CHILDREN AND PIANO
goal of piano lessons is to get your child to play the piano,
with all the benefits that naturally follow: higher math scores,
better handwriting, and better schoolwork in general.
But there's a
hidden secret to an entirely different layer of experience for
kids, and that is the mood factor.
There is a
reason I use humor so much in my lessons for kids, and the
secret is endorphins.
neurohormones that are secreted in humans when they feel good.
One of the easiest ways to raise your endorphin levels is to
laugh, or engage in fun behavior.
Thus the first
thing I do in the lesson is break the ice and let the child know
that I am there to help and support, not judge and denigrate.
this early in my teaching career, for I noticed that a smiling
child is far easier to teach than one with a scowl on his face.
So my first
goal is to get the spirit of fun and humor going. In only a few
minutes you will discover the child asking you to play songs,
wanting to learn more on their own. And if they are not that
interested, humor will at least allow them to attempt to stomach
whatever "hard" knowledge you can give them that day.
is what I say to myself, and the result is unchanging. If I back
off, children are willing to go further. If I push further
without backing off, they will take it for a few minutes, but
then you can see them, second by second, fading like bored
audience members shrinking from a bad play.
"soft" approach really does is treat the child like a
person, not a vassal as they are treated all day at school. Show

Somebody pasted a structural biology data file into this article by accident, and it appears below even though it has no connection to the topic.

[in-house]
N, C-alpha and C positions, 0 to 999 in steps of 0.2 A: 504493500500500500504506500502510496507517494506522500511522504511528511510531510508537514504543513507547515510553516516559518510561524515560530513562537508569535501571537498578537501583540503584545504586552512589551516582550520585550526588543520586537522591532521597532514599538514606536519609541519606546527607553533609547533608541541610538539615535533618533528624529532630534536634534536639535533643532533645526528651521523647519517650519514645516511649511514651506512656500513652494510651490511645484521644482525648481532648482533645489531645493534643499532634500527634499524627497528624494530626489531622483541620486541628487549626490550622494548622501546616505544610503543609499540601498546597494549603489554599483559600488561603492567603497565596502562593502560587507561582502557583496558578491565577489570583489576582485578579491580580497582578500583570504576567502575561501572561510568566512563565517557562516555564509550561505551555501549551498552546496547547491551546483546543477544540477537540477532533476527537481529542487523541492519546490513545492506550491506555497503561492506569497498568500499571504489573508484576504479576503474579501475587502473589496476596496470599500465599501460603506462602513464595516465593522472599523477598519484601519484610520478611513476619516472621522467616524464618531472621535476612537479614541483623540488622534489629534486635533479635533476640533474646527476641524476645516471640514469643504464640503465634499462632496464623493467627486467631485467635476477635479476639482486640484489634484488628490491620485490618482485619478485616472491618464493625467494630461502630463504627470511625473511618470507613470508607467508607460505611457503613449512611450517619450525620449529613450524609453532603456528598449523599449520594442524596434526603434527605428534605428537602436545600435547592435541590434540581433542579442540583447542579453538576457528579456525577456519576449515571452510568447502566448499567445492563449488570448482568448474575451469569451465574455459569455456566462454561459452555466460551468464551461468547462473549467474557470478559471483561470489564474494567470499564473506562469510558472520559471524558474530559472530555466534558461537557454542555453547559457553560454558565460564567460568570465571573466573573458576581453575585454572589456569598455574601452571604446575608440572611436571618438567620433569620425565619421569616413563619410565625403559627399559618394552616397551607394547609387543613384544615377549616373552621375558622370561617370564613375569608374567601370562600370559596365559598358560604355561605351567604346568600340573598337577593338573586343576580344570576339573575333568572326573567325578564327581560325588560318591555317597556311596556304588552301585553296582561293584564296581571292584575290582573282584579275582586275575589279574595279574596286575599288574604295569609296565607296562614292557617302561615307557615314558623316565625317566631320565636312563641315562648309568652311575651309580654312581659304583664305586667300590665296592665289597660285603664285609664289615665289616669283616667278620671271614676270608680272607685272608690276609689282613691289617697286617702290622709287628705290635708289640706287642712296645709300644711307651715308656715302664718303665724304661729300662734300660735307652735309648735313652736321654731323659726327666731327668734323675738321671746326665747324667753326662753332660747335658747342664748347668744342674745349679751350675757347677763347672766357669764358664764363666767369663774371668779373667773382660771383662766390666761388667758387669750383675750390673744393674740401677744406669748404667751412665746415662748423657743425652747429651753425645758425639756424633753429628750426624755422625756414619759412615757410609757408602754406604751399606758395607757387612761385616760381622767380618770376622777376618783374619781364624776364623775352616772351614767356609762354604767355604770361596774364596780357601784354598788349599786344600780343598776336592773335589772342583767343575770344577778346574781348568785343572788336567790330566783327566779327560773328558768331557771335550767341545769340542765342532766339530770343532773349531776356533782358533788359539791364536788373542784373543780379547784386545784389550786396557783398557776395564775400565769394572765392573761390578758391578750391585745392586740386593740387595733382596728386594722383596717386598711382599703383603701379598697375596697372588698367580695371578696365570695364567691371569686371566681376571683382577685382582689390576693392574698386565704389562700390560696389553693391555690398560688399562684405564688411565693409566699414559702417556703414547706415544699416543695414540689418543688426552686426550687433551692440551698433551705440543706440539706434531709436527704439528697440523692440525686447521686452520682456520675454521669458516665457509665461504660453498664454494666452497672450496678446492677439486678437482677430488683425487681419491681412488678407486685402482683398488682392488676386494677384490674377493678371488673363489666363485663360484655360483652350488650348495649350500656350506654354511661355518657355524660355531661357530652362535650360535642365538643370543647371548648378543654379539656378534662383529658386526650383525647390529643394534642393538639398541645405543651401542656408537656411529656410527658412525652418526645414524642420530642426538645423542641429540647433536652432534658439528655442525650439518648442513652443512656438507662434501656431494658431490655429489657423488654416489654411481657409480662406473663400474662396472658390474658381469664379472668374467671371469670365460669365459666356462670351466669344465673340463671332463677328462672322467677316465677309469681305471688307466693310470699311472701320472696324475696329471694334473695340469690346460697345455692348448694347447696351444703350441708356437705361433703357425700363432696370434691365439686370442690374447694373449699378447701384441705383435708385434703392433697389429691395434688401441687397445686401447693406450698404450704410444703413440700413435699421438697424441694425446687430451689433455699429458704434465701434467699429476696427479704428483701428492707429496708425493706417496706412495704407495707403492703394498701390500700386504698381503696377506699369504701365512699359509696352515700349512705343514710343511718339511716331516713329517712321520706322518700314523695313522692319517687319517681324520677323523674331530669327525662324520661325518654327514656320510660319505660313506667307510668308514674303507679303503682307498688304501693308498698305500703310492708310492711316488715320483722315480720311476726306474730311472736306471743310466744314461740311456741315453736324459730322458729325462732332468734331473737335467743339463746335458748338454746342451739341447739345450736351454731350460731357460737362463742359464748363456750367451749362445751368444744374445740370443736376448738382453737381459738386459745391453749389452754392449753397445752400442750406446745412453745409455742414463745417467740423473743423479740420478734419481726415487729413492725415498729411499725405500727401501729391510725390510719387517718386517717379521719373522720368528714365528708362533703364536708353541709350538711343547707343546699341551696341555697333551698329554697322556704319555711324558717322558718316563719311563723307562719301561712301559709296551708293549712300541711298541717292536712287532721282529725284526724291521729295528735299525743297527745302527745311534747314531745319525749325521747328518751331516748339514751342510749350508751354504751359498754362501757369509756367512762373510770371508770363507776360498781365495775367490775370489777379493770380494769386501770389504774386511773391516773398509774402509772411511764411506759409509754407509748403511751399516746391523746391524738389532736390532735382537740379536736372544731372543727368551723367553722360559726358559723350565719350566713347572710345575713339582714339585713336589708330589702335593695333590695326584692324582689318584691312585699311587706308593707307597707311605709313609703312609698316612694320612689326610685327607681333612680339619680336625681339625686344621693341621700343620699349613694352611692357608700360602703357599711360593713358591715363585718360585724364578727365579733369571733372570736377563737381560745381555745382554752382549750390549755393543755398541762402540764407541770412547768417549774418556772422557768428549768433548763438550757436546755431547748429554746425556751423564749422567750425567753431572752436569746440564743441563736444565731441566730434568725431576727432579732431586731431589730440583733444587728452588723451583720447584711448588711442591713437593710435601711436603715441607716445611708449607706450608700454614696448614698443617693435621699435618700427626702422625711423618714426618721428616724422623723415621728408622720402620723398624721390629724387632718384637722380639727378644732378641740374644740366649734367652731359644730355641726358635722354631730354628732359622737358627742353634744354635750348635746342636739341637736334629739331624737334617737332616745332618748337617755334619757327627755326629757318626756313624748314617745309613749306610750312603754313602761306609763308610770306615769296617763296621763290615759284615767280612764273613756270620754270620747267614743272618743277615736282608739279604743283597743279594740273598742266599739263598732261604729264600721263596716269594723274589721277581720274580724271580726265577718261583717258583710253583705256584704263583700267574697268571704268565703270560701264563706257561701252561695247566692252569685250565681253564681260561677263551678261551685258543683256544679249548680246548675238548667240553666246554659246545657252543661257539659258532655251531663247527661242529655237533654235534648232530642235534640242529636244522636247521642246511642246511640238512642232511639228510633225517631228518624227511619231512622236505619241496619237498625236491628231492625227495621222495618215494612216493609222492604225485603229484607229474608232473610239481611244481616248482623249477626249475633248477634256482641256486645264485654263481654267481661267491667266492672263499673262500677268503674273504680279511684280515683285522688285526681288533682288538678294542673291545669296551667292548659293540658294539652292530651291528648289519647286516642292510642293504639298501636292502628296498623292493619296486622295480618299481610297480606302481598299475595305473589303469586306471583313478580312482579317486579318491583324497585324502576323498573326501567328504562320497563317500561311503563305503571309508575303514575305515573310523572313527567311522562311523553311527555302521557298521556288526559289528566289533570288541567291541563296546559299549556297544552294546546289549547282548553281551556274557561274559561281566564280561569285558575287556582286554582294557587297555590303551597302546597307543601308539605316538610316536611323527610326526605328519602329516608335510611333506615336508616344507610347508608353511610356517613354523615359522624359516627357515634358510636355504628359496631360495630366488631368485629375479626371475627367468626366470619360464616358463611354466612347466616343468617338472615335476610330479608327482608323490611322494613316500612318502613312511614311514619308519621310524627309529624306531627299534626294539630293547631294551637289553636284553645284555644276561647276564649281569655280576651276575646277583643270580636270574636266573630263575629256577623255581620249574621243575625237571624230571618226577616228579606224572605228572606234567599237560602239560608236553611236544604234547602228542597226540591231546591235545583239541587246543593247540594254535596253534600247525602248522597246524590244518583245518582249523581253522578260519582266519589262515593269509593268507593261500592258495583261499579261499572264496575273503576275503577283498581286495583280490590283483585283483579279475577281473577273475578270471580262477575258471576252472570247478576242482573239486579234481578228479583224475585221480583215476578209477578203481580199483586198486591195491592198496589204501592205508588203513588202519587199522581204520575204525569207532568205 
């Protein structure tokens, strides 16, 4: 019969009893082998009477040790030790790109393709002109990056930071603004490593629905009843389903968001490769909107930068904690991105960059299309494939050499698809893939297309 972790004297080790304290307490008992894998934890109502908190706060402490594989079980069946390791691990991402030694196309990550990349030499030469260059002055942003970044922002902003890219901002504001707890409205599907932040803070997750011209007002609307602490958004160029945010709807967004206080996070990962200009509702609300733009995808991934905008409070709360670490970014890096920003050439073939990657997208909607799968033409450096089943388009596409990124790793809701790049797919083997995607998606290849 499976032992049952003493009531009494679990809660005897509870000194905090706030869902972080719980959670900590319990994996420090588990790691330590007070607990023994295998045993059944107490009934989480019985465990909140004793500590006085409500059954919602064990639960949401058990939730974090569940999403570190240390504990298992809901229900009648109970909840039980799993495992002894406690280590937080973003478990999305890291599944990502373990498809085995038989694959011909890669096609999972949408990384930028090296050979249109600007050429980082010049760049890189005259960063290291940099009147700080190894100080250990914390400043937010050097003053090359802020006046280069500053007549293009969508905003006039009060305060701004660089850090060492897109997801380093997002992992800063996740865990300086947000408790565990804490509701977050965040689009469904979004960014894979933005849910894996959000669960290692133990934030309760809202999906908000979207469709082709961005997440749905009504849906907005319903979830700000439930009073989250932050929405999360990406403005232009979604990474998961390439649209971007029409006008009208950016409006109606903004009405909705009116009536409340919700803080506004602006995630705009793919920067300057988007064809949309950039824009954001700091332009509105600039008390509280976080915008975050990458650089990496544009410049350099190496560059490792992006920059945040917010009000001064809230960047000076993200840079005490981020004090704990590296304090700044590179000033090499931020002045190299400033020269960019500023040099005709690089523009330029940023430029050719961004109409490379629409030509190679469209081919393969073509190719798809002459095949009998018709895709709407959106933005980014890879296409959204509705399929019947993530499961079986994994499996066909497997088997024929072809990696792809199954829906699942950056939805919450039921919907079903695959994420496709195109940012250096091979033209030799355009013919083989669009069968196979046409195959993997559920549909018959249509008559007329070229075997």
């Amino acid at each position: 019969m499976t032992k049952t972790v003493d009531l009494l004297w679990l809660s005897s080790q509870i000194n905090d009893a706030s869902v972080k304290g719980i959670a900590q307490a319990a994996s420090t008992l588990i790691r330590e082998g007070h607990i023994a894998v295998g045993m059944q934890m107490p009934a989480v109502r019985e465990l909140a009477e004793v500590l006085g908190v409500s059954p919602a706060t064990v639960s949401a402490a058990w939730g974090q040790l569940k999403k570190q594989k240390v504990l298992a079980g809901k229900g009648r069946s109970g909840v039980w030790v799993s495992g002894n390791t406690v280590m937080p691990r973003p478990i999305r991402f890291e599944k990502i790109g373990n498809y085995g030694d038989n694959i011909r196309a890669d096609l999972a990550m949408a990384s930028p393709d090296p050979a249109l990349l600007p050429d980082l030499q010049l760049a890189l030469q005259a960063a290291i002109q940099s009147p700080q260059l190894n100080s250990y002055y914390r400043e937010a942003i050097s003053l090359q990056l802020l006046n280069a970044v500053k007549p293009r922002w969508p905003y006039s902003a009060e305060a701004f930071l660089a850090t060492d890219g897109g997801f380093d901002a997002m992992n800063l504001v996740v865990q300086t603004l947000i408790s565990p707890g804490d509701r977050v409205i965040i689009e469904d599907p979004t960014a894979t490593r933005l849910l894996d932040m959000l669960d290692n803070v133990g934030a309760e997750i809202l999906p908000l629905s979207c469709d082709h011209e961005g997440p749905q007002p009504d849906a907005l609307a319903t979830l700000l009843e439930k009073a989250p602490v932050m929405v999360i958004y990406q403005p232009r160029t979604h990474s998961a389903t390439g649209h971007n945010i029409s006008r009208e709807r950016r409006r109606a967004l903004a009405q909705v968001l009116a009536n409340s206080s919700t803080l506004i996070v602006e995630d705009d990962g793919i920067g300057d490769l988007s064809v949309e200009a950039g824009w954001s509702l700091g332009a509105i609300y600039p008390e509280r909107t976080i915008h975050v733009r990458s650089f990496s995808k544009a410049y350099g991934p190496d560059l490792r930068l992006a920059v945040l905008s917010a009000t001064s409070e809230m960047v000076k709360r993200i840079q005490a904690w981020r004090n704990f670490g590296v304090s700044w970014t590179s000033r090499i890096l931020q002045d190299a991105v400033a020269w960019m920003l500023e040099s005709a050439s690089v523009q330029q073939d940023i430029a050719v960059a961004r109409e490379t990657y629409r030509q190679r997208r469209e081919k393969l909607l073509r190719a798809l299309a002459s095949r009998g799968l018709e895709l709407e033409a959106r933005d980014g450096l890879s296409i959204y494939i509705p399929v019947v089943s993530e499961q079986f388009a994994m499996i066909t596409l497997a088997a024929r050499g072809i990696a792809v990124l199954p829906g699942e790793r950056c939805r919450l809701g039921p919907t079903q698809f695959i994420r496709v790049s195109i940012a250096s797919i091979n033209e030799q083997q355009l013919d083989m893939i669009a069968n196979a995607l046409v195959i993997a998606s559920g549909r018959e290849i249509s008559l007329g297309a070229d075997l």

you're willing to bend, bend, and then show you want a simple
job done. They will do it.
Perhaps a half
hour of being treated like a real person is more beneficial to a
child than any music lesson. Combine the two and you have a
memorable and educational experience for a child.
In other words,
a piano teacher should produce endorphins in the child first,
and then engage in brief, intense intellectual work.
I'm not all
fun and games, although from my writings I know I'm perceived
as a very theatrical teacher. But I am serious as well, in turn,
and ask for musical work very firmly. But firm is not negative
in any way, it just allows the child no space to argue because
they have just had their fun. They begin to understand the trade
of fun for work, and a clever teacher will then find ways of
making the "fun" insidiously educational as well.
approach is slightly different with a child who is committed and
talented and practices on their own. These kids I treat like
young musical artists: they bring me their repertoire and we
work on it together. Still, my approach, within this
environment, is largely humorous as well.
kids are put at ease by a genial and affable teacher, just like
the younger ones. The difference is the older ones are already
hooked, whereas we are trying to recruit the younger ones as
hobbyists. Hence the different approach.
forget that these older, talented kids were once the very kids
we spoke of, the youngest ones just starting piano. They will
get much further if they are led to believe that there is fun in
music, despite the intense work.
All work and no
play makes Jack a dull pianist.
All play and no
work makes Jack a child.
to combine the two Jacks for any chance of success in
children�s piano lessons.
Aschenbrenner Copyright 2008 Walden Pond Press All Rights Reserved
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